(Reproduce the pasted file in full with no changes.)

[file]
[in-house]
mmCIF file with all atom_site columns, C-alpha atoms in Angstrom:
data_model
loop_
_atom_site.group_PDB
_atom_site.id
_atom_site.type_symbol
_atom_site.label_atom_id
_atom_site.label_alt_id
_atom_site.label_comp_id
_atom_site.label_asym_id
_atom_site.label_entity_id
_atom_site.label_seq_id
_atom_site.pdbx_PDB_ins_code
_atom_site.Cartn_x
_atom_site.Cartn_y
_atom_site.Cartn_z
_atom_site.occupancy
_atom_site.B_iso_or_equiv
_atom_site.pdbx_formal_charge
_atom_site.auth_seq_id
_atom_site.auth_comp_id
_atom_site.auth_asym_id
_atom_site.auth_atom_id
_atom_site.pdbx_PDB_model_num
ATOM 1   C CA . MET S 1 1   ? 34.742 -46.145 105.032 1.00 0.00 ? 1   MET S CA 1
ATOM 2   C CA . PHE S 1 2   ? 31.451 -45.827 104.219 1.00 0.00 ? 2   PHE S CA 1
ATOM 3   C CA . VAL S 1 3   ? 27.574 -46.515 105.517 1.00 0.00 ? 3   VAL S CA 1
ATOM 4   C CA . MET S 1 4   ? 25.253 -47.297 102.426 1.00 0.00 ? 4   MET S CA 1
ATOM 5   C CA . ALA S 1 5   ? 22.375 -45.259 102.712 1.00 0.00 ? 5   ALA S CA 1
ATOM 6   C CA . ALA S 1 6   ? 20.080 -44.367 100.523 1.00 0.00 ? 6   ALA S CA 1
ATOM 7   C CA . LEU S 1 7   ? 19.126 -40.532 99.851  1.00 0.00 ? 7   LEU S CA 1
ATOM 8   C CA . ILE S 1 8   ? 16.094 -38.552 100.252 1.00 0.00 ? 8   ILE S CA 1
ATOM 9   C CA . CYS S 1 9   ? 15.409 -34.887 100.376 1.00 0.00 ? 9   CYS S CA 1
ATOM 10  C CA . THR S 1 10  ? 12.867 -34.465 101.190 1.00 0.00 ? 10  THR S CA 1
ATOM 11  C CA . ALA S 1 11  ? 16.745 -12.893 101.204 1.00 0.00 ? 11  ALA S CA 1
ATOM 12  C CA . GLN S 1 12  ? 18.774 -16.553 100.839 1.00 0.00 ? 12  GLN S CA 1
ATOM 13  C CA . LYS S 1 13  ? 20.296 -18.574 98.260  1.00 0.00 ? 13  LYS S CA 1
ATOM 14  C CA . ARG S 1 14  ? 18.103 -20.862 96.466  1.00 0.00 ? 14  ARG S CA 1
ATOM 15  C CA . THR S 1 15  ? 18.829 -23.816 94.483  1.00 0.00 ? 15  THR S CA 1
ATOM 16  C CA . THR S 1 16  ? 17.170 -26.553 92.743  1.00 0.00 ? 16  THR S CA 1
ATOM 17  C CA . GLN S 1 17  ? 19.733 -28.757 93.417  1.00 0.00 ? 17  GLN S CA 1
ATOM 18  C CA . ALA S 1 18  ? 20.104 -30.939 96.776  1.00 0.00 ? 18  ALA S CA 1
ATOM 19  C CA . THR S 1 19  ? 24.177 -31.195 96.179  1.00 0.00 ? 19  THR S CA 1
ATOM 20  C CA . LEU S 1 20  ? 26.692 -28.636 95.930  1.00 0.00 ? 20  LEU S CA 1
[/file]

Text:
[in-house]
mmCIF file with all atom_site columns, C-alpha atoms in Angstrom:
data_model
loop_
_atom_site.group_PDB
_atom_site.id
_atom_site.type_symbol
_atom_site.label_atom_id
_atom_site.label_alt_id
_atom_site.label_comp_id
_atom_site.label_asym_id
_atom_site.label_entity_id
_atom_site.label_seq_id
_atom_site.pdbx_PDB_ins_code
_atom_site.Cartn_x
_atom_site.Cartn_y
_atom_site.Cartn_z
_atom_site.occupancy
_atom_site.B_iso_or_equiv
_atom_site.pdbx_formal_charge
_atom_site.auth_seq_id
_atom_site.auth_comp_id
_atom_site.auth_asym_id
_atom_site.auth_atom_id
_atom_site.pdbx_PDB_model_num
ATOM 1   C CA . MET S 1 1   ? 34.742 -46.145 105.032 1.00 0.00 ? 1   MET S CA 1
ATOM 2   C CA . PHE S 1 2   ? 31.451 -45.827 104.219 1.00 0.00 ? 2   PHE S CA 1
ATOM 3   C CA . VAL S 1 3   ? 27.574 -46.515 105.517 1.00 0.00 ? 3   VAL S CA 1
ATOM 4   C CA . MET S 1 4   ? 25.253 -47.297 102.426 1.00 0.00 ? 4   MET S CA 1
ATOM 5   C CA . ALA S 1 5   ? 22.375 -45.259 102.712 1.00 0.00 ? 5   ALA S CA 1
ATOM 6   C CA . ALA S 1 6   ? 20.080 -44.367 100.523 1.00 0.00 ? 6   ALA S CA 1
ATOM 7   C CA . LEU S 1 7   ? 19.126 -40.532 99.851  1.00 0.00 ? 7   LEU S CA 1
ATOM 8   C CA . ILE S 1 8   ? 16.094 -38.552 100.252 1.00 0.00 ? 8   ILE S CA 1
ATOM 9   C CA . CYS S 1 9   ? 15.409 -34.887 100.376 1.00 0.00 ? 9   CYS S CA 1
ATOM 10  C CA . THR S 1 10  ? 12.867 -34.465 101.190 1.00 0.00 ? 10  THR S CA 1
ATOM 11  C CA . ALA S 1 11  ? 16.745 -12.893 101.204 1.00 0.00 ? 11  ALA S CA 1
ATOM 12  C CA . GLN S 1 12  ? 18.774 -16.553 100.839 1.00 0.00 ? 12  GLN S CA 1
ATOM 13  C CA . LYS S 1 13  ? 20.296 -18.574 98.260  1.00 0.00 ? 13  LYS S CA 1
ATOM 14  C CA . ARG S 1 14  ? 18.103 -20.862 96.466  1.00 0.00 ? 14  ARG S CA 1
ATOM 15  C CA . THR S 1 15  ? 18.829 -23.816 94.483  1.00 0.00 ? 15  THR S CA 1
ATOM 16  C CA . THR S 1 16  ? 17.170 -26.553 92.743  1.00 0.00 ? 16  THR S CA 1
ATOM 17  C CA . GLN S 1 17  ? 19.733 -28.757 93.417  1.00 0.00 ? 17  GLN S CA 1
ATOM 18  C CA . ALA S 1 18  ? 20.104 -30.939 96.776  1.00 0.00 ? 18  ALA S CA 1
ATOM 19  C CA . THR S 1 19  ? 24.177 -31.195 96.179  1.00 0.00 ? 19  THR S CA 1
ATOM 20  C CA . LEU S 1 20  ? 26.692 -28.636 95.930  1.00 0.00 ? 20  LEU S CA 1